Can my marriage be saved?
Are you going through a troubled relationship, and asking yourself, “Can my marriage be saved?” Well it can. If you and your partner were once in love, then that can be rekindled, and it can be even better after saving a marriage. Do not despair. There is hope. I have been through this trauma as I have written in my saving a marriage testimony.
Marriages are struggling more today than they did even a couple of
generations ago, yet the emotions in a close intimate relationship
between two partners have not changed at all. The desire for your
partner to be loyal, the jealousy if s/he is not, as well as guilt
feelings, often denied, in the cheating spouse are still there as strong
A society with more personal freedom has its pros and its cons. A
part of the downside is that there are more temptations together with
lower inhibitions against succumbing to those temptations.
Love is a deep emotion and if you did love each other once, then you
can save your relationship. A useful guide on restoring a broken
relationship is how to save my marriage. I wished I had this kind of help when I was trying to repair my relationship with my wife.
What is the reason for the problems in your marriage?
- Is it a cheating spouse? The emotional hurt can heal.
- Is it that you do not communicate any more? This can be fixed.
- Are you drifting apart for no apparent reason? This situation can be turned around.
- Have you suffered abuse or domestic violence? If so you are not alone as the article on domestic violence fact and fiction shows. An abusive spouse is a clear sign that you should break up.
One of the main reasons for a cheating spouse to look outside the
relationship or when a couple begin to take each other for granted, is a
misunderstanding of what love is. We are exposed through media, the
entertainment industry and romantic novels to a false idea that there is
kind of “perfect marriage happiness” that does not require any effort,
and confuses two different feelings: love and infatuation.
A survey found that the time before each partner starts to take the
other for granted, lasts on average two years, six months and 25 days.
With average length of marriages before divorce being about eight years,
there has to be something fundamentally wrong with our society that is
We also live in a society where things are disposable. Things can be
disposable, but not feelings. People and relationships are not
disposable. Our media and entertainment industry seems to forget what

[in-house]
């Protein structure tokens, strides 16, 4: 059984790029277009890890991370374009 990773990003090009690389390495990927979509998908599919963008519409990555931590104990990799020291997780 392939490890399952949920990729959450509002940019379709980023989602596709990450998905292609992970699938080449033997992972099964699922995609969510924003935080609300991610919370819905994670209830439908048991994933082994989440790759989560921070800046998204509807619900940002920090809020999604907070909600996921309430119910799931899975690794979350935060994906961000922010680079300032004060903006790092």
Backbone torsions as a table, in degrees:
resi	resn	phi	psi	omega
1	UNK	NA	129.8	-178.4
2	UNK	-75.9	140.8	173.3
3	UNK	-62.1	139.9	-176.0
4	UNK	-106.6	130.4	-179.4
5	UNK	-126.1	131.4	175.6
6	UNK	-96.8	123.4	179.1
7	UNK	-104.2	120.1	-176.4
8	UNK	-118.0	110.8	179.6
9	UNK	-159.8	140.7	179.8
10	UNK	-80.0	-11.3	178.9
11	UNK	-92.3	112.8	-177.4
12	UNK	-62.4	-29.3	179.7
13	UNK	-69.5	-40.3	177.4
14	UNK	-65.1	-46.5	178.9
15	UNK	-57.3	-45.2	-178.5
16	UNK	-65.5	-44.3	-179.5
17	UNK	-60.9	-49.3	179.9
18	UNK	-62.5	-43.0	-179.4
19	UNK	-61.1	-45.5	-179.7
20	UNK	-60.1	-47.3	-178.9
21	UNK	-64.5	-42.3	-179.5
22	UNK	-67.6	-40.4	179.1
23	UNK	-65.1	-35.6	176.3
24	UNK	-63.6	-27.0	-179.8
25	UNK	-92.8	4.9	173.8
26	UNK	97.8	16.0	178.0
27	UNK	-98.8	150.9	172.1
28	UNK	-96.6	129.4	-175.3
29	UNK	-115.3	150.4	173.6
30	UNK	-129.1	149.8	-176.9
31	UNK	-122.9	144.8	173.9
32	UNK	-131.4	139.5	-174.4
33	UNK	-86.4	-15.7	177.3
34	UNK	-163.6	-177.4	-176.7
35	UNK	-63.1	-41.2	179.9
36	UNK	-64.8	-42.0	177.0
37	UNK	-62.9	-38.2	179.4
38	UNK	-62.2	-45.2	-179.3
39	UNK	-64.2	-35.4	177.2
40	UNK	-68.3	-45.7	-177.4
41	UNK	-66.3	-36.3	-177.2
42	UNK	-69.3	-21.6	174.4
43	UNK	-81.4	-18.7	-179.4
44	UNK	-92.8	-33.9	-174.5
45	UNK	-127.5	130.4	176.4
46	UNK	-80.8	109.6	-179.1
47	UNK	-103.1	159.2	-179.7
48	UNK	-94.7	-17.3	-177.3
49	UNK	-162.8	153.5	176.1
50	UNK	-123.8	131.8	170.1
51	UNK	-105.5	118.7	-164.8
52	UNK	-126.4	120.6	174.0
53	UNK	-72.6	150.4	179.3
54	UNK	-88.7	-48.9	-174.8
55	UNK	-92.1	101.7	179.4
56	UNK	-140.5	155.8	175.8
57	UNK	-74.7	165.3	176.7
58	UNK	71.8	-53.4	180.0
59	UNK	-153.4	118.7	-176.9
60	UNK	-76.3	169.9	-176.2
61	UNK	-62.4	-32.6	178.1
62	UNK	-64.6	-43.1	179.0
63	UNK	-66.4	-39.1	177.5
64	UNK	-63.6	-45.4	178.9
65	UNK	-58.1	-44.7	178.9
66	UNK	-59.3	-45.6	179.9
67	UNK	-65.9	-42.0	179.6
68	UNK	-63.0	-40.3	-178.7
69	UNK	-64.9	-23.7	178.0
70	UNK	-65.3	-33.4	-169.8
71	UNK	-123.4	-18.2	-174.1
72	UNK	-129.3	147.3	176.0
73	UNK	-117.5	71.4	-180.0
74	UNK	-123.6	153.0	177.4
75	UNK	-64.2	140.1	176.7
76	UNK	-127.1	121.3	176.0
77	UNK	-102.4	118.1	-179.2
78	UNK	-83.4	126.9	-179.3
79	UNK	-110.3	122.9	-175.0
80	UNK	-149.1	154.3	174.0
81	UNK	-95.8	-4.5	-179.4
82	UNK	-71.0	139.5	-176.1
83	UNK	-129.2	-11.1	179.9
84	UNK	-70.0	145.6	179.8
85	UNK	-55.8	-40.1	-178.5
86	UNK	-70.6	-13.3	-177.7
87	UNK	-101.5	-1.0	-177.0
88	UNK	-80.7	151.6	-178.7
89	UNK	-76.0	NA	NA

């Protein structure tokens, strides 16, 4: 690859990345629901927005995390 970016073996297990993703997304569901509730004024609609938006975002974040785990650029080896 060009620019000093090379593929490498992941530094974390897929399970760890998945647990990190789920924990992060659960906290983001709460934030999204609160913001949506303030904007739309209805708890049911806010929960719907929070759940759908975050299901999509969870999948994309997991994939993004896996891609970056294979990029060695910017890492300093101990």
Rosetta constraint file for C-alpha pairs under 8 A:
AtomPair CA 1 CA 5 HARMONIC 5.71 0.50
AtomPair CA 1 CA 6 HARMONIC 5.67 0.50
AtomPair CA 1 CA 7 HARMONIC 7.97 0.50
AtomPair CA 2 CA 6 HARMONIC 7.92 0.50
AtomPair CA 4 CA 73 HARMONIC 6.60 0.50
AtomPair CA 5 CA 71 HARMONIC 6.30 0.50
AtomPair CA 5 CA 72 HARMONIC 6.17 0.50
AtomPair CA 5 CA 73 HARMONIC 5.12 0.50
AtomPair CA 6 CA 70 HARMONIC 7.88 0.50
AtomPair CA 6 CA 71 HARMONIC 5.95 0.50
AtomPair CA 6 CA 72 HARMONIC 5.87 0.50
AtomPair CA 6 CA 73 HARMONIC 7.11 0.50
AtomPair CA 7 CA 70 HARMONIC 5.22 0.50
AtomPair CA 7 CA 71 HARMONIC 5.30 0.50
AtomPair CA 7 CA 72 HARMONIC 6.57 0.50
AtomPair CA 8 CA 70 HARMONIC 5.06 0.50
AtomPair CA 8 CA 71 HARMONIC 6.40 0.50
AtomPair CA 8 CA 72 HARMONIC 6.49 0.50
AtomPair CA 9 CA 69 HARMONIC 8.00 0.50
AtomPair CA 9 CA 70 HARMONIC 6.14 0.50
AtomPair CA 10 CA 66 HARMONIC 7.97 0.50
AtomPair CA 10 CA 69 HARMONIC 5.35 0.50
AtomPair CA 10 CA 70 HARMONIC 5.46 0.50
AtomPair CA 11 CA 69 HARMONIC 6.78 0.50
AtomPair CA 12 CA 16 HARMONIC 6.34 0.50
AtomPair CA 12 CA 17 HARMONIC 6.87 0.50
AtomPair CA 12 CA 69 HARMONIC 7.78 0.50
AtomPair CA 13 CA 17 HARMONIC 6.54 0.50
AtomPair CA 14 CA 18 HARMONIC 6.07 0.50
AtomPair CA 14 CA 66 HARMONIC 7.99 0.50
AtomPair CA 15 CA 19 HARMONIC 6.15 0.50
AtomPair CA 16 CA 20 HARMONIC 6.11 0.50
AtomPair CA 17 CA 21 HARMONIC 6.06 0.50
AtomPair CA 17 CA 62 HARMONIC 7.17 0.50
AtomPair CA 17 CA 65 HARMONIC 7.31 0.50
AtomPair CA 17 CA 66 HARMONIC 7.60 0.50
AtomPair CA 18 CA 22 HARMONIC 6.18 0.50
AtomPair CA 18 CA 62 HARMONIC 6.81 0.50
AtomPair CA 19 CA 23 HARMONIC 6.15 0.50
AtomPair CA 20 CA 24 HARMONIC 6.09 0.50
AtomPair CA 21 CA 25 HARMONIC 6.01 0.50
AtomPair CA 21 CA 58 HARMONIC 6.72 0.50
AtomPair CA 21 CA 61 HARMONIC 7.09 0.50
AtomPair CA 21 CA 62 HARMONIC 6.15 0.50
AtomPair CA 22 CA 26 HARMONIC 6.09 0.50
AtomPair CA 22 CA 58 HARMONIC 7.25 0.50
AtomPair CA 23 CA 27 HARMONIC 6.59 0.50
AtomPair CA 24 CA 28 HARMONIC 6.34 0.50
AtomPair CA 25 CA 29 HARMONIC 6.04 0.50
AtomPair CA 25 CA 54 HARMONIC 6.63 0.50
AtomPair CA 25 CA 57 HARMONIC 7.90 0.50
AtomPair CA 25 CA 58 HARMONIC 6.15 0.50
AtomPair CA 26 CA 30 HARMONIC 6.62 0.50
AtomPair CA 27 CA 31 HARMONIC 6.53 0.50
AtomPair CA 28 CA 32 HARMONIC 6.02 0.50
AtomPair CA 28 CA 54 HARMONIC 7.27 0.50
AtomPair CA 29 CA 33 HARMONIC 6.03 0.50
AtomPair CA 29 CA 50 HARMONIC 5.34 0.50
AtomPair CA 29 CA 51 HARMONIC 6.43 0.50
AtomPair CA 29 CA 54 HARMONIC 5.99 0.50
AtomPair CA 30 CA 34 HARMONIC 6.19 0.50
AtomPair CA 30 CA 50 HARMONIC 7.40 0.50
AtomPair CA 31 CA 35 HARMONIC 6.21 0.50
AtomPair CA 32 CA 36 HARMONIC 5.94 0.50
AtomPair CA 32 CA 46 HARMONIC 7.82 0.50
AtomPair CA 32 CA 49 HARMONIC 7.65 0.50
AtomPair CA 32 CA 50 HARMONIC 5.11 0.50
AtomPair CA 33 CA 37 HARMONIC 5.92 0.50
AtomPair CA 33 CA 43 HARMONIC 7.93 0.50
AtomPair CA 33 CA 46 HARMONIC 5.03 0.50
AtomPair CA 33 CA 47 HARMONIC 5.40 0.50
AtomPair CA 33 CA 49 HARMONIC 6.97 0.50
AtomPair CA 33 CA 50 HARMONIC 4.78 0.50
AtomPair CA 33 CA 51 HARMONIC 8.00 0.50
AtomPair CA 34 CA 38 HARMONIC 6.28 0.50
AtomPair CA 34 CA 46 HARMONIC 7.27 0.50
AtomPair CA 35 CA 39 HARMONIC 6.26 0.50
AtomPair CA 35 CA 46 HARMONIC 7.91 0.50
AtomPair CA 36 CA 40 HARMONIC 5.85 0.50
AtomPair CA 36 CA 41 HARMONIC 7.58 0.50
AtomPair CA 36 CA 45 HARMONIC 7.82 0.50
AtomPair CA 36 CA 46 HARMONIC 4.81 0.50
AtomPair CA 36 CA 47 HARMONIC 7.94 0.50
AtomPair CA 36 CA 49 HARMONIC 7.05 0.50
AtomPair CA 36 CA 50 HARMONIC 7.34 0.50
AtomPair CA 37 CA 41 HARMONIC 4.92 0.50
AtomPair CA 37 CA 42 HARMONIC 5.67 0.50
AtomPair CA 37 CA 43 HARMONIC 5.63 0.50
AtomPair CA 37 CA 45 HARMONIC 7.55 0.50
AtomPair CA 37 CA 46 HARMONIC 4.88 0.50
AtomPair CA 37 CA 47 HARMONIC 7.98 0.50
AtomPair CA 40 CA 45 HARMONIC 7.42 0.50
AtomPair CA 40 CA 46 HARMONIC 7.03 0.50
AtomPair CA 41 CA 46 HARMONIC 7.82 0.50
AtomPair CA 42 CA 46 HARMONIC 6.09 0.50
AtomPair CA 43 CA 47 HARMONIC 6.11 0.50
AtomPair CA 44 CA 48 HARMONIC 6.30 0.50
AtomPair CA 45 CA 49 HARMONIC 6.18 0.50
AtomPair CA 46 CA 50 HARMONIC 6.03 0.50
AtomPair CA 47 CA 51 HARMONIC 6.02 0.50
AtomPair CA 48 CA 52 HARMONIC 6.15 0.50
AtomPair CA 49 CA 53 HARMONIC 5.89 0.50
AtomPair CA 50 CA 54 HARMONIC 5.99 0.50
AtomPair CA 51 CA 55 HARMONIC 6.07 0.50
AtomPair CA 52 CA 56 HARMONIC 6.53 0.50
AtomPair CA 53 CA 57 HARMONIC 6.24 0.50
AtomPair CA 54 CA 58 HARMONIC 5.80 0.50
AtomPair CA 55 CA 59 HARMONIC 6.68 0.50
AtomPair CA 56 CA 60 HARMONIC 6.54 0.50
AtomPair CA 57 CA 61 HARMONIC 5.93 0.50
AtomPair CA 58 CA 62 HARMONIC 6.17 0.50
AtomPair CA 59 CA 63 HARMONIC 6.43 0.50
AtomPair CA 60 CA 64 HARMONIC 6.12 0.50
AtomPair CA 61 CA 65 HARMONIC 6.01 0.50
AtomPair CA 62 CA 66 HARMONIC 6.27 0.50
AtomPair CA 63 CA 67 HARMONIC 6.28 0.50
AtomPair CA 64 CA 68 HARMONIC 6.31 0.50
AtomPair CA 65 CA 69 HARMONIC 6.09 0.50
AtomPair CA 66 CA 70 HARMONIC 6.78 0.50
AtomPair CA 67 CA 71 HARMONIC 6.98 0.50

marriage is about. Or maybe they cynically are all too aware. Happy
marriages are not news, intense emotional traumas are.
Let us leave those traumas to celebrities who gain notoriety,
publicity and therefore Dollars from the turmoil in their lives, which
they seem to thrive on. All we get by following their examples are our
own ruined lives.
One of the major causes of relationships breaking up is this unrealistic idea of what love is.
What is Love?
Love in a marriage starts with infatuation. “Love at first sight” is not true love, but either infatuation, lust or a combination of the two – at first sight.
The infatuation stage is a period of unselfishness. Even psychopaths
are unselfish during this time. The purpose of infatuation is to bond.
The butterflies in your stomach, the constant thought of your partner,
the desire to be with him/her as much as possible, are to help you bond,
and for love to establish roots and germinate.
A myth about love from the entertainment industry and romantic novels
is that true love is “and they lived happily ever after.” This gives
the impression that the infatuation persists. It does not and is not
One day one of you wake up and that buzz is gone. You have not “fallen out of love.” You have moved on to the next stage. In fact this is when the process from infatuation to love has crossed over to be more love.
- Infatuation is an immature emotional state.
- Infatuation is intense, but superficial, as is shown when, one day, it is gone.
- Infatuation does not require active work It sort of on autopilot.
- Love thrives when we are actively engaged with each other. Love, like anything worthwhile in life, does need some work.
- Love is a mature emotion.
- Love is less intense, but has depth , develops and matures with time.
We are meant to move on.
In Greek there are three words for “love”
- Eros is the erotic aspect of love.
- Philos is a brotherly or platonic form of love.
- Agape is a mature unselfish love.
We need to develop a mature agape love to have a long sustainable and happy marriage, while we nurture our philos and eros love.
If there are strong emotions during a relationship breakup, then there is a strong chance love is still there. An excellent help how to handle a relationship break up can be found in the guide How to save a marriage.